Pakistan's Economic ComebackBy Masood Ahmed, Director of the Middle East and Central Asia Department, IMF
Published in Khaleej Times
December 11, 2008
Pakistan's economy is at a critical juncture. Inflation has doubled and is now running at 25 per cent, the value of the rupee has fallen by a third since March, and foreign exchange reserves are down to worrying levels. All this is occurring against the backdrop of the worst international economic crisis in sixty years.
These are precisely the type of circumstances in which the 185 members of the IMF look for support from this cooperative institution. And so did Pakistan—resulting in the approval on November 24 by the IMF's Board of Directors of a $7.6 billion loan in support of the authorities' economic stabilisation programme.
How does the IMF see the economic and financial challenges facing Pakistan and how can it help to address them?
The first point to stress is that overcoming the current economic crisis will require hard choices and sustained action over the coming year. Fortunately, the strategy set out by the government, on which the IMF's support is based, provides a sound basis for action. The objectives are clear: first, restore overall economic stability and confidence by acting on key macroeconomic imbalances—which means reducing the unsustainably high fiscal deficit and tightening monetary policy to bring down inflation and strengthen foreign exchange reserves. And second, the adjustment programme must be designed in a manner that ensures social stability and adequate support for the poor.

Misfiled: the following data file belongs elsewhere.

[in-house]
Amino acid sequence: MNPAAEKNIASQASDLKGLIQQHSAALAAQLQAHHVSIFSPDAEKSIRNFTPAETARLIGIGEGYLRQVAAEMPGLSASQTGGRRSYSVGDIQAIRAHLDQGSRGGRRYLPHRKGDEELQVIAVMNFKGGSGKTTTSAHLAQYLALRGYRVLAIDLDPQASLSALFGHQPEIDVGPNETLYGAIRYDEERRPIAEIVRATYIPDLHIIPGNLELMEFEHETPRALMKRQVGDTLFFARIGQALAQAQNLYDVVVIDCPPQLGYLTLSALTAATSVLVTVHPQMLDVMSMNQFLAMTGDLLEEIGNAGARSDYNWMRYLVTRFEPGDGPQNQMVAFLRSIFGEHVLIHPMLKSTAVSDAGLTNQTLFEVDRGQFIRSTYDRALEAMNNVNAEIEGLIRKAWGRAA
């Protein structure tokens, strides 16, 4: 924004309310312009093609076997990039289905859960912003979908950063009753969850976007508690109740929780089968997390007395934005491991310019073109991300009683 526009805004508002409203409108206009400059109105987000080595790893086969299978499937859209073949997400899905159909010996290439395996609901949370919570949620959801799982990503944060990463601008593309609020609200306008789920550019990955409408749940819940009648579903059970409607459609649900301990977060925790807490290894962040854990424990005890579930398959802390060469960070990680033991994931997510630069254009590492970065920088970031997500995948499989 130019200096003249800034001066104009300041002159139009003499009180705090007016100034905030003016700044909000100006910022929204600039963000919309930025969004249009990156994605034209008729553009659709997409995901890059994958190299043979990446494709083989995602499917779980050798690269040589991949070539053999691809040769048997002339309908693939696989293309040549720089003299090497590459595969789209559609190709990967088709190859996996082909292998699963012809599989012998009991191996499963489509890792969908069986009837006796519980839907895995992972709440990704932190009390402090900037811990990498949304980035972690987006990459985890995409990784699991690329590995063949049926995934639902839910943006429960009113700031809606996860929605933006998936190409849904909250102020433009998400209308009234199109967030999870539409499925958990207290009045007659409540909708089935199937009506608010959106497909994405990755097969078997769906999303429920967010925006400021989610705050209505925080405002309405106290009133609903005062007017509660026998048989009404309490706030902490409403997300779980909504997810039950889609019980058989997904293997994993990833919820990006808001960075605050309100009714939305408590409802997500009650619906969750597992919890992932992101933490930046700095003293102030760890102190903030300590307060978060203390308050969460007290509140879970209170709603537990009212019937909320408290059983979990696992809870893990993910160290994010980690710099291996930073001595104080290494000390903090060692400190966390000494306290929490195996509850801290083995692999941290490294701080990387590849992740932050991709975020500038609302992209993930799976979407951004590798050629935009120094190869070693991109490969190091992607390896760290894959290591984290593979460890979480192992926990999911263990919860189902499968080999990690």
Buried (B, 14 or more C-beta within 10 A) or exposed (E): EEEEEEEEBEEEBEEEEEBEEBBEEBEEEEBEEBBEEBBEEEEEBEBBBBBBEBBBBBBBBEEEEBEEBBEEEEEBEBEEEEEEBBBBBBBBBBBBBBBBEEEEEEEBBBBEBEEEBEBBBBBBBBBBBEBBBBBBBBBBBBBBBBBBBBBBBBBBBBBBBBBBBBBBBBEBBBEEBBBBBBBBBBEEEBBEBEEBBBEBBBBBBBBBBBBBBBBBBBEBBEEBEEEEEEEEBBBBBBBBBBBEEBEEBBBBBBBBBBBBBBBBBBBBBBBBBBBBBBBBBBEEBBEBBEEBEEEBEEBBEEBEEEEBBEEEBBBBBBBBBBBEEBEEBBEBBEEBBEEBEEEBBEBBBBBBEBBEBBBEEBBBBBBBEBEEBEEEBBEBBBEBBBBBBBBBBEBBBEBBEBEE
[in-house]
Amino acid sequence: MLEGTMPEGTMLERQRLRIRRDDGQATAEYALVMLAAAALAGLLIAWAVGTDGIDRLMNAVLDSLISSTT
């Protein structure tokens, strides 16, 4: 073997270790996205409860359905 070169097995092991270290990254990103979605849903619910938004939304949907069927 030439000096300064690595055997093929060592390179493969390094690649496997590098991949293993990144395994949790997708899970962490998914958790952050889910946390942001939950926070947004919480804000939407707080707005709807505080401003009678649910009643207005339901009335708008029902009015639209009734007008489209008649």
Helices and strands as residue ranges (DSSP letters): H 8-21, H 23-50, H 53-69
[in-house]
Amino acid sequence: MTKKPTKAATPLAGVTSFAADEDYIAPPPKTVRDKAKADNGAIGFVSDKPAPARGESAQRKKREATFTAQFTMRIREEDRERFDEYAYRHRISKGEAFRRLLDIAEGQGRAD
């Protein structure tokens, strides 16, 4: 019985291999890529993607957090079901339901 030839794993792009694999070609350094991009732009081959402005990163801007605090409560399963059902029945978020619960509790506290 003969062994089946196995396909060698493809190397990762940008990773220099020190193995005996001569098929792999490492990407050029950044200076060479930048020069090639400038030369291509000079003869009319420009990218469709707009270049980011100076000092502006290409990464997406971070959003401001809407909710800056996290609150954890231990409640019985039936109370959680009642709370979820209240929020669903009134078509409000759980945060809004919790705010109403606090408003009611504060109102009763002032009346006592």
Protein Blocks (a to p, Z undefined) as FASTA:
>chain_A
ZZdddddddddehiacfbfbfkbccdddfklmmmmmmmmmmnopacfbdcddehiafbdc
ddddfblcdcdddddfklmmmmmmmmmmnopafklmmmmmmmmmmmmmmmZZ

A second point is that while the necessary macroeconomic tightening will clearly involve some pain, it is important that the burden of adjustment should fall least on the most vulnerable members of Pakistani society. And that is why for the IMF it was crucial that the government's programme includes key social protection measures. Expenditure on the social safety net will be increased to protect the poor through both cash transfers and targeted electricity subsidies.
Third, it is important to point out that the programme—and its conditionality—is based on the targets and measures that the authorities have themselves set for the next two years. The IMF is convinced that the best-implemented programmes are the ones that are home grown and fully owned by the country.
Fourth, the success of the programme hinges on sustained and forceful implementation. Strong and determined implementation of the reforms included in the programme will allow the country to get its economy back on a sustainable path. Strengthening public sector institutions and governance will need to be a key dimension of this effort. In this respect, building domestic consensus around the measures included in the authorities' package constitutes a key factor in the period ahead.
Finally, while the key to success lies in the hands of the government and people of Pakistan, the international community also needs to support these efforts. To this end, the financing from the IMF will help to ease the path of adjustment and will provide a strong signal of support to the international community.
Other international agencies and bilateral donors are also providing support, but more financing is urgently needed to strengthen Pakistan's resilience to potential shocks, help finance the expanded social safety net, and allow for higher spending on development programmes. The IMF stands ready to participate in any donor meeting. Working together, we can help Pakistan revitalise its economy and protect the poor during these difficult times.
Masood Ahmed is International Monetary Fund's Director for Middle East and Central Asia Department